The third approach, “We’re-Above-All-That,” is the tendency to reject popular culture from an elitist perspective. In Part I, Turnau examined the concept of common grace in culture and concluded, “We may take it for granted, but everything that is genuinely good in culture points to the reality of God, and not to our own inherent goodness or excellence” (68). Therefore, he concludes that, in the elitist approach, “There is little room in this perspective, however, for any positive assessment of popular culture, no room for fragments of grace within popular culture” (109). This part felt the weakest in its approach. Rather than grappling with more specific arguments from major proponents of this view, Turnau favors generalizations like “the concept of high versus low cultures has been inextricably tied up with racism and class elitism in American history since the Victorian era” (114). Several of his points are well made, but it seems the intellectual rigor characterizing much of the book is lacking in this chapter.
“Imagophobia,” the fourth approach, occurs when “cultural critics lament the rise of an image-based, image-driven culture” (136). Weighing both the positive and negative sides, Turnau states these critics often “vastly oversimplify and overstate the problem in order to support their rhetoric of woe” (139). Finally, Turnau challenges the postmodern approach that claims everything in popular culture is good. Having defended popular culture against its critics, Turnau is not afraid to acknowledge the real dangers inherent in popular culture. By pointing out the weakness in each of the five approaches, Turnau makes a strong case for his own method, which is unveiled in Part III.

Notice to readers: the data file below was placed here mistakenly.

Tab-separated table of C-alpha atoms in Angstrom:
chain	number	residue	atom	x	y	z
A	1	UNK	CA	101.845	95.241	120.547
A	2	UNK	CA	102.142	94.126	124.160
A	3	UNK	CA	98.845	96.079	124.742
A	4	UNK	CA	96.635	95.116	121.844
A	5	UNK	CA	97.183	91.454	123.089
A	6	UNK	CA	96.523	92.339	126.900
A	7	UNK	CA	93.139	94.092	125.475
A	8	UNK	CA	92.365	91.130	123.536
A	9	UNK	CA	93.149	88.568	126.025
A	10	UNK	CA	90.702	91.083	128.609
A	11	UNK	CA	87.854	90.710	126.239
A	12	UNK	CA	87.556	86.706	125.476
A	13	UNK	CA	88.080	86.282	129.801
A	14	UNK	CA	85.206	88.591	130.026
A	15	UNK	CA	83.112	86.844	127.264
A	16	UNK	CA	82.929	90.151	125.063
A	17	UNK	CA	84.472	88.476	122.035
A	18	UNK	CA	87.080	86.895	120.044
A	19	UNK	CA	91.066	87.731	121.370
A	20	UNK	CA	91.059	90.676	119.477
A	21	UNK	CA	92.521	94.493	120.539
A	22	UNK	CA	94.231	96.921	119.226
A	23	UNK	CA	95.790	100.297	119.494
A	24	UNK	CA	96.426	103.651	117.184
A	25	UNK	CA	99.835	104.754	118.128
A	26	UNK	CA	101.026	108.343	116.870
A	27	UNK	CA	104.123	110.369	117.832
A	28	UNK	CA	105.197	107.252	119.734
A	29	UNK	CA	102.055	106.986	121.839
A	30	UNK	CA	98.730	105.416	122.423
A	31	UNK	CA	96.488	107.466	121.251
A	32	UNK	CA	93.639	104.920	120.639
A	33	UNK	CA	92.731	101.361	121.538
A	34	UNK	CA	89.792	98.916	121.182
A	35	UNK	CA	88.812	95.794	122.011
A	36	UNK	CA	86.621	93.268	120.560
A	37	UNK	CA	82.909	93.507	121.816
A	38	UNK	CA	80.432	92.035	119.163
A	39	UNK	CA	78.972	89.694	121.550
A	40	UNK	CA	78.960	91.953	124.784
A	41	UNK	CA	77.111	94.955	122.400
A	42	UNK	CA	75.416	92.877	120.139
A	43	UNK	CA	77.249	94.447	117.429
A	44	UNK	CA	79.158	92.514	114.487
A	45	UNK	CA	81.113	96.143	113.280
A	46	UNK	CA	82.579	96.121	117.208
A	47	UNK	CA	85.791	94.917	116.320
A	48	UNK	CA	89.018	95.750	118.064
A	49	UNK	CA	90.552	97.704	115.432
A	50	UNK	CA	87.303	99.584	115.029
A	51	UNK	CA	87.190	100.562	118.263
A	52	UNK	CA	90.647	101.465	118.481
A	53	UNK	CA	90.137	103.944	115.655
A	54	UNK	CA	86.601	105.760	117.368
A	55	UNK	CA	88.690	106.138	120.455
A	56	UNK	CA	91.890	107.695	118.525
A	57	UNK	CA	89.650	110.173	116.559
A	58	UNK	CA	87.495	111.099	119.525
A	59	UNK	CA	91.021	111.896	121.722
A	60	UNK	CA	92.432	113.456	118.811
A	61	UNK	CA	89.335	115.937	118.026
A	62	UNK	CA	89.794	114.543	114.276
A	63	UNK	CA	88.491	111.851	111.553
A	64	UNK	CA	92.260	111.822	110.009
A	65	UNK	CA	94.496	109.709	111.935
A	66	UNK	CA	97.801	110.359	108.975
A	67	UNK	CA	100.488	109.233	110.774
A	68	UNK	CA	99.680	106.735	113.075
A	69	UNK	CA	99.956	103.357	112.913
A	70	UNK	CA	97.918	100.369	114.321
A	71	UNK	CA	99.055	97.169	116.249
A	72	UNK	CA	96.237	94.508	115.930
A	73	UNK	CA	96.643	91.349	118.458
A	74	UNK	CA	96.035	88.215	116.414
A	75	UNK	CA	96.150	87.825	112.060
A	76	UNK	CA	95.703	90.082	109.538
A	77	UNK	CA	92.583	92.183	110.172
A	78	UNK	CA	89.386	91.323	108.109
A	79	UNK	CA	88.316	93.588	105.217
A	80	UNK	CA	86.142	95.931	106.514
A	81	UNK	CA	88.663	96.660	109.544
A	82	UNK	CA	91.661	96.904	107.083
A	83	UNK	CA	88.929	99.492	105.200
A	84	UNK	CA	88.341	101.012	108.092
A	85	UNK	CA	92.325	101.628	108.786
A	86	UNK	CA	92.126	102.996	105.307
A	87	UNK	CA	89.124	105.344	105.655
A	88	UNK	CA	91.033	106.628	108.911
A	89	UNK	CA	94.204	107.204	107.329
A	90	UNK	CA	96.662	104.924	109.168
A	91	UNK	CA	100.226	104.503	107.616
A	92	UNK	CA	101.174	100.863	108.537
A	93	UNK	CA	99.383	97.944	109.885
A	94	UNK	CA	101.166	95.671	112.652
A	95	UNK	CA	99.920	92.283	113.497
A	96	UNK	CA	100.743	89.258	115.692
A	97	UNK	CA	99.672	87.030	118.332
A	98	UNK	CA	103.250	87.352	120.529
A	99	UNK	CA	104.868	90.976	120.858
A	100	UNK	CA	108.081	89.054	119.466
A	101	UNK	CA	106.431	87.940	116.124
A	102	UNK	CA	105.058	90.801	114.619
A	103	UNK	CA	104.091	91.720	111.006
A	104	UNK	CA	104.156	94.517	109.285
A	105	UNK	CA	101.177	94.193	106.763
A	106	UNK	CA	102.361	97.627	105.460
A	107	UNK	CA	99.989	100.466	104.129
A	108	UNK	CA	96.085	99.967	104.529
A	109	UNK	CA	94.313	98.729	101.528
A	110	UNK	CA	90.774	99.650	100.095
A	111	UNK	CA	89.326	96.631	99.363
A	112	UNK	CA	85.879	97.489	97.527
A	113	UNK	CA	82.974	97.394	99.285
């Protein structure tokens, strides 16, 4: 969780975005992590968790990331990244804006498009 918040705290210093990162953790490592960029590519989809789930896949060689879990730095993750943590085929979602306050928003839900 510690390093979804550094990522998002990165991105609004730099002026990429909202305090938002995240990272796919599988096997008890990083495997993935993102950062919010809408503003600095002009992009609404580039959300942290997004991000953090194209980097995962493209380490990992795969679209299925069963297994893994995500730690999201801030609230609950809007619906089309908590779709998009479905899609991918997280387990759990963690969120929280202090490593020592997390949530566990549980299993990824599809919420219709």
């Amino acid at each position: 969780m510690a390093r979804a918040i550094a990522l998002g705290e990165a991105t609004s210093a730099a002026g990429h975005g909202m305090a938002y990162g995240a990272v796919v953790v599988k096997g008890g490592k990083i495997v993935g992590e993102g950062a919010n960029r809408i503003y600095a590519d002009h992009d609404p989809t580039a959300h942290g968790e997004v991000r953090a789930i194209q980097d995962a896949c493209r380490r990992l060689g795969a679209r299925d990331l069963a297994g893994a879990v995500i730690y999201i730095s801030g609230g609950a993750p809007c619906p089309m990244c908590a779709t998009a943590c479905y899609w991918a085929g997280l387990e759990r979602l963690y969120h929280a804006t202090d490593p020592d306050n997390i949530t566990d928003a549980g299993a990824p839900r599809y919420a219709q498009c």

The final section of the book provides the answer to the question posed in the introduction. This is Turnau’s approach to popular culture from the Christian perspective: “Popologetics uses five diagnostic questions, five steps in thinking about a particular piece of popular culture” (215). The questions, “What’s the story?”, “Where am I (the world of the text)?”, “What’s good and true and beautiful about it?”, “What’s false and ugly and perverse about it (and how do I subvert that)?”, and “How does the gospel apply here?”, provide the reader with a comprehensive system to evaluate a popular culture “text” (Turnau’s term for any example of popular culture) (215). Each question is thoroughly explained in a variety of contexts. This clear and effective method for engaging popular culture is reason enough to read this book. When Turnau provides his own examples of the system in the following chapter, the reader should feel the introduction’s question is completely answered.
Popologetics is an excellent book in more ways than one. First, Turnau sufficiently knows and covers his subject. Second, the book offers a real and helpful solution to the problem it presents. Third, the book is easy to read and offers something for both the intellectual and the layperson concerned with popular culture. Although in some places Turnau might over-simplify or generalize to prove his points, this reviewer highly recommends this book. Just as popular culture is worth the effort of study, so this book is well worth reading.
Michael Lee Harland
Southwestern Baptist Theological Seminary
Fort Worth, TX